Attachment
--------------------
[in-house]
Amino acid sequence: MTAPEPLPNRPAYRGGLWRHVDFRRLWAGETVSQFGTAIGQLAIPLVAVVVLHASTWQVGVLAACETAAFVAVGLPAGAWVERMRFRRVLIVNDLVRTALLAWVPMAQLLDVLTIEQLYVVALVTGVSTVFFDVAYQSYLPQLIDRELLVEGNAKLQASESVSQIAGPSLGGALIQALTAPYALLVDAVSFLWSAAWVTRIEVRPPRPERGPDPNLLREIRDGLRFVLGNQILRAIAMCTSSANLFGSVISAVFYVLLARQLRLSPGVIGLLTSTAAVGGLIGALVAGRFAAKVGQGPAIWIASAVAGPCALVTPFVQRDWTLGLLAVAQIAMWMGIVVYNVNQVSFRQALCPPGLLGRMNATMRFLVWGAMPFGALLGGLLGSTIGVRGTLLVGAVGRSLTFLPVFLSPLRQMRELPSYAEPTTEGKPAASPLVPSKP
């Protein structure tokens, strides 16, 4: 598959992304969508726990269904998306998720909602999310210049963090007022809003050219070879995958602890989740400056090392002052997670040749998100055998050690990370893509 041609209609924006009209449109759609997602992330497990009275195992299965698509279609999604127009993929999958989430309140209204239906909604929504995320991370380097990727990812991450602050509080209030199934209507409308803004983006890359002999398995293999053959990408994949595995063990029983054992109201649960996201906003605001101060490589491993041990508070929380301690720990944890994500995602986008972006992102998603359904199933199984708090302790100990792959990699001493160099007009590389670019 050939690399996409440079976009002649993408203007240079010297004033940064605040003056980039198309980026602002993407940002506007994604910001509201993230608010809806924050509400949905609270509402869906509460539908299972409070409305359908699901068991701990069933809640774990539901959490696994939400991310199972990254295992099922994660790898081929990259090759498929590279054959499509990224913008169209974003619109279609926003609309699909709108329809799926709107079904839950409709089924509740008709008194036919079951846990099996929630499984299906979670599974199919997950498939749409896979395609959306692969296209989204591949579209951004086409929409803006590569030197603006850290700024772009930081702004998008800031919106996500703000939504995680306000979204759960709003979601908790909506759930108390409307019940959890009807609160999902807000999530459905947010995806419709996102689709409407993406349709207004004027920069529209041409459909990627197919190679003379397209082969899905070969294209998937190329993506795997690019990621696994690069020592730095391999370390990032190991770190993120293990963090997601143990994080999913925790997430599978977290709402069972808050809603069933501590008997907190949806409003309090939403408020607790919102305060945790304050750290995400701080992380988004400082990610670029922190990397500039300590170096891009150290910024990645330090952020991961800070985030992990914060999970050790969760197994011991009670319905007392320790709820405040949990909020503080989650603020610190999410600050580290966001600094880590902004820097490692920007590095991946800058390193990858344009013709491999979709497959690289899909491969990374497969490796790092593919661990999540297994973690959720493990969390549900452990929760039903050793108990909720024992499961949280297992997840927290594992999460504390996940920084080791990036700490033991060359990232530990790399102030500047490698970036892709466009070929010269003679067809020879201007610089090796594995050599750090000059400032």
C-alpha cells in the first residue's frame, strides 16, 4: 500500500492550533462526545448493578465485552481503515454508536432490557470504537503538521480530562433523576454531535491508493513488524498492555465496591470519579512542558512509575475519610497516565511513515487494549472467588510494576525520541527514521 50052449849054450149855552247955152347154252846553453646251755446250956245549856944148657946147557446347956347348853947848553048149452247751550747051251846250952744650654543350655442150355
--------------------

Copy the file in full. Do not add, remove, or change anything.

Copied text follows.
[in-house]
Amino acid sequence: MTAPEPLPNRPAYRGGLWRHVDFRRLWAGETVSQFGTAIGQLAIPLVAVVVLHASTWQVGVLAACETAAFVAVGLPAGAWVERMRFRRVLIVNDLVRTALLAWVPMAQLLDVLTIEQLYVVALVTGVSTVFFDVAYQSYLPQLIDRELLVEGNAKLQASESVSQIAGPSLGGALIQALTAPYALLVDAVSFLWSAAWVTRIEVRPPRPERGPDPNLLREIRDGLRFVLGNQILRAIAMCTSSANLFGSVISAVFYVLLARQLRLSPGVIGLLTSTAAVGGLIGALVAGRFAAKVGQGPAIWIASAVAGPCALVTPFVQRDWTLGLLAVAQIAMWMGIVVYNVNQVSFRQALCPPGLLGRMNATMRFLVWGAMPFGALLGGLLGSTIGVRGTLLVGAVGRSLTFLPVFLSPLRQMRELPSYAEPTTEGKPAASPLVPSKP
């Protein structure tokens, strides 16, 4: 598959992304969508726990269904998306998720909602999310210049963090007022809003050219070879995958602890989740400056090392002052997670040749998100055998050690990370893509 041609209609924006009209449109759609997602992330497990009275195992299965698509279609999604127009993929999958989430309140209204239906909604929504995320991370380097990727990812991450602050509080209030199934209507409308803004983006890359002999398995293999053959990408994949595995063990029983054992109201649960996201906003605001101060490589491993041990508070929380301690720990944890994500995602986008972006992102998603359904199933199984708090302790100990792959990699001493160099007009590389670019 050939690399996409440079976009002649993408203007240079010297004033940064605040003056980039198309980026602002993407940002506007994604910001509201993230608010809806924050509400949905609270509402869906509460539908299972409070409305359908699901068991701990069933809640774990539901959490696994939400991310199972990254295992099922994660790898081929990259090759498929590279054959499509990224913008169209974003619109279609926003609309699909709108329809799926709107079904839950409709089924509740008709008194036919079951846990099996929630499984299906979670599974199919997950498939749409896979395609959306692969296209989204591949579209951004086409929409803006590569030197603006850290700024772009930081702004998008800031919106996500703000939504995680306000979204759960709003979601908790909506759930108390409307019940959890009807609160999902807000999530459905947010995806419709996102689709409407993406349709207004004027920069529209041409459909990627197919190679003379397209082969899905070969294209998937190329993506795997690019990621696994690069020592730095391999370390990032190991770190993120293990963090997601143990994080999913925790997430599978977290709402069972808050809603069933501590008997907190949806409003309090939403408020607790919102305060945790304050750290995400701080992380988004400082990610670029922190990397500039300590170096891009150290910024990645330090952020991961800070985030992990914060999970050790969760197994011991009670319905007392320790709820405040949990909020503080989650603020610190999410600050580290966001600094880590902004820097490692920007590095991946800058390193990858344009013709491999979709497959690289899909491969990374497969490796790092593919661990999540297994973690959720493990969390549900452990929760039903050793108990909720024992499961949280297992997840927290594992999460504390996940920084080791990036700490033991060359990232530990790399102030500047490698970036892709466009070929010269003679067809020879201007610089090796594995050599750090000059400032």
C-alpha cells in the first residue's frame, strides 16, 4: 500500500492550533462526545448493578465485552481503515454508536432490557470504537503538521480530562433523576454531535491508493513488524498492555465496591470519579512542558512509575475519610497516565511513515487494549472467588510494576525520541527514521 50052449849054450149855552247955152347154252846553453646251755446250956245549856944148657946147557446347956347348853947848553048149452247751550747051251846250952744650654543350655442150355